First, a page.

Games are caught up in the American-China trade war. In America, Trump’s Republicans have put a tariff on many game elements, and these include models.
Many Western games have their miniatures made in China. Some games are now 25% more expensive, and we’ve heard horror stories of the price hikes hitting small publishers while their new projects where en route – too late to delay, but not quick enough to beat the sudden protectionism.
Lurches in prices on that scale is the reason I was asking manufacturers technical questions about how and where they had the models made.
A large number of the professionals I talked to at UKGE didn’t know much about the origins of their own minis. This was likely because I was talking to PR and social media representatives rather than COOs and project managers.
Most of the companies I talked to had their minis made in China. Those companies who made their own models did so out of resin.
Archon Studio was different. They had a relatively small stand just on the edge of Hall 2, on the route you’d take if you wanted to dive headlong into Mythic Games and Games Workshop. The centrepiece of Archon’s stand was a skirmish game called Starcide which looked as quick and easy to learn as it did to play.
My eyes, however, were drawn to the shiny block of metal they had casually resting on a corner of the gaming board.
Archon Studio made their own models using plastic injection. Furthermore, they didn’t use PVC, they had mastered the technique of hard plastic injection.
Michal Hartlinski agreed afterwards to answer some questions.
Who else in Europe does their own hard plastic injection
Games Workshop only, everyone else outsources this to China and waits.
Why do so few companies do their own injection moulding?
It’s not easy – gently put. The process is very complex, and there are very few specialists who know how to prepare miniatures for injection moulding technology. And they also are still learning it every day. Basically – everything you have learned while creating metal or resing miniatures is useless when you switch to hard plastic.
Is it really that hard? A speedy session on Google revealed this article from Jim Hannon on how to make your own injection moulding machine.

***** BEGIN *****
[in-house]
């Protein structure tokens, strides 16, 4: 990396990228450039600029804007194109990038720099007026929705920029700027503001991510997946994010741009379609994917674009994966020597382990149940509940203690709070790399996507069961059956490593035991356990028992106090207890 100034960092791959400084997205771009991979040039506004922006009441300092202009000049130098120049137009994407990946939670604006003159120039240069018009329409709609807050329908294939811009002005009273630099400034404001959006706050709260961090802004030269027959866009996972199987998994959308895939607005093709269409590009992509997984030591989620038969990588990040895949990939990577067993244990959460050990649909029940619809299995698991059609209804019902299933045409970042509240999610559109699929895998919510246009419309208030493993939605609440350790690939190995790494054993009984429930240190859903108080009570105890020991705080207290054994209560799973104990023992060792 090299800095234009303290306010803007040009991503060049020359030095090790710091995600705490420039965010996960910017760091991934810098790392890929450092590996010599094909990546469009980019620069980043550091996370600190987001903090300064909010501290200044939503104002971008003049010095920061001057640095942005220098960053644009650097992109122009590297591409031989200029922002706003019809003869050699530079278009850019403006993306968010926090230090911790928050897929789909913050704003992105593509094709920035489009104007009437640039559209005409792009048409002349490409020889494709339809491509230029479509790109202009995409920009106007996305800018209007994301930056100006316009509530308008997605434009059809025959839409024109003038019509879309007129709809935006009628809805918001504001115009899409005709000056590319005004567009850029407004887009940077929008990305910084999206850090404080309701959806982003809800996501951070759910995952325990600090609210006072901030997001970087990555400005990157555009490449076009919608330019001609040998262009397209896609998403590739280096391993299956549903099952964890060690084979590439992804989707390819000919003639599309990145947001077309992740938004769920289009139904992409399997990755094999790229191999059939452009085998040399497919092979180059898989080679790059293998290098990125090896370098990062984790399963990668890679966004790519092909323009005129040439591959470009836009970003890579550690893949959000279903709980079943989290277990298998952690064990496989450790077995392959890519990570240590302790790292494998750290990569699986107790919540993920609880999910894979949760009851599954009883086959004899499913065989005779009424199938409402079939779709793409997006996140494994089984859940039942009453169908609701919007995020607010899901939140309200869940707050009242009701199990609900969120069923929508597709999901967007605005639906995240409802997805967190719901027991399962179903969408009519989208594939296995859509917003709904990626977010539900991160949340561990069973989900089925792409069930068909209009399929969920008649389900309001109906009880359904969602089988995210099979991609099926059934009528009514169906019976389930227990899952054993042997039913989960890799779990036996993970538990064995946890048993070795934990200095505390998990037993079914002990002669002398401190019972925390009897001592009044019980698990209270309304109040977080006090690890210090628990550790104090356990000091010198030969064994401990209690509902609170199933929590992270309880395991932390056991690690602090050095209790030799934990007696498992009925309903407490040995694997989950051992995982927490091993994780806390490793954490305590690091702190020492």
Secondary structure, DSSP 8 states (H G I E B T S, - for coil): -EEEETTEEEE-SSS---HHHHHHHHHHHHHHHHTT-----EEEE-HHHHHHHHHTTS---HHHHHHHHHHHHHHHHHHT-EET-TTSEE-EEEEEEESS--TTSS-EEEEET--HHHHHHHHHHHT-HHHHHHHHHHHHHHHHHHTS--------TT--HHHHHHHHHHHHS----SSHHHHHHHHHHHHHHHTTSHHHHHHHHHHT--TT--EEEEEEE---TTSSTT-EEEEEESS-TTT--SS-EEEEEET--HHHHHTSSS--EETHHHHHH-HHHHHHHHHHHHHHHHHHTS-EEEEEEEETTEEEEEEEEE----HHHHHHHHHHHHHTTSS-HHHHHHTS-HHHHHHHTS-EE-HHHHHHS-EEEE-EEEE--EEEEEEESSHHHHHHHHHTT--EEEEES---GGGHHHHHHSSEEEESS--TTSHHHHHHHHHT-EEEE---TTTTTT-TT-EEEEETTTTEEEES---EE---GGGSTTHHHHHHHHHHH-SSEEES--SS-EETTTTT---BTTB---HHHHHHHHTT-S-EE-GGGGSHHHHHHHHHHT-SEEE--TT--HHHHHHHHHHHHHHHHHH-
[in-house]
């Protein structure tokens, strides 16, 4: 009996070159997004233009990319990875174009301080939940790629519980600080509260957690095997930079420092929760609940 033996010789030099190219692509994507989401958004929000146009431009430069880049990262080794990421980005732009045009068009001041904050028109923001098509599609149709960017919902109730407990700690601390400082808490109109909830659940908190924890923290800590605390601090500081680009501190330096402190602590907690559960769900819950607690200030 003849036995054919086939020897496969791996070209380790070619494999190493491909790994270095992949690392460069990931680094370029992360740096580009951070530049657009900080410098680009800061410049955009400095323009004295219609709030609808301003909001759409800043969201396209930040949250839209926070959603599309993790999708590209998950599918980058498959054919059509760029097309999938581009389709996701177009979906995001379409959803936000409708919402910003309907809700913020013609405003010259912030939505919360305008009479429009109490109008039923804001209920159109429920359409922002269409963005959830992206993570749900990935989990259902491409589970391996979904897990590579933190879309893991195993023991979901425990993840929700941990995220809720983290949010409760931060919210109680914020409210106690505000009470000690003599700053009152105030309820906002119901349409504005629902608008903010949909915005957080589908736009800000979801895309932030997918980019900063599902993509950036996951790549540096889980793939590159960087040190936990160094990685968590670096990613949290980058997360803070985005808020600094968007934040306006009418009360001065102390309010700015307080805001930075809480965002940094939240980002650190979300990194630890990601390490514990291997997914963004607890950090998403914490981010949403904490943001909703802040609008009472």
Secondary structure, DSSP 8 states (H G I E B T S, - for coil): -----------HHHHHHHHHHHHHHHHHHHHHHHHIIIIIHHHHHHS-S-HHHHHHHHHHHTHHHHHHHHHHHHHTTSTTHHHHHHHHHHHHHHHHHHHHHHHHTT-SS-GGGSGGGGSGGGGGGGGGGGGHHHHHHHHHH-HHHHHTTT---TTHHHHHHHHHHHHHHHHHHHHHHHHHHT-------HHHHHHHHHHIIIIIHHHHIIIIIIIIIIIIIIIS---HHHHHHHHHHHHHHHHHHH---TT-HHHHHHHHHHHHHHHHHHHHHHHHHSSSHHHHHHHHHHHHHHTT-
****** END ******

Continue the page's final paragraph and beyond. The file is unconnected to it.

Making tops for lab vials and creating multipart dark demon from hell with horns in 32mm scale is entirely different kind of a beast.
Is the trade war an opportunity for Archon Studio? Do you foresee expansion as you start to make other games companies hard plastic minis? Or will you be focusing on your own games for now?
I mix of both. We develop our own boardgames and wargame, while taking commissions for 3rd party publishers and developers as well. We keep expanding our machinery park, our capacity grows every month. We are like Sauron
Do you think game companies will find a way around the American tariffs? Cubicle 7, an Irish roleplaying publisher, talked about the benefits of moving their warehouse from the States and to Ireland. Surely war and board game publishers could do the same?
It’s a different thing to wait months for a boat compared to a few days for a truck to arrive from Poland to your warehouse. And it’s much easier to visit Poland than China if you want to shake a hand.
Your next Kickstarter is going to be sci-fi and fantasy terrain pieces, right? Dungeons & Lasers the project is called. What can you tell us about that?
Dungeons&Lasers is a tabletop terrain made of plastic. Interlocking walls and floor pieces which are connected without glue. It allows you to create either a fantasy environment or a science-fiction one. Project is fully compatible with all major RPG titles and comes with loads of freebies on Kickstarter this summer!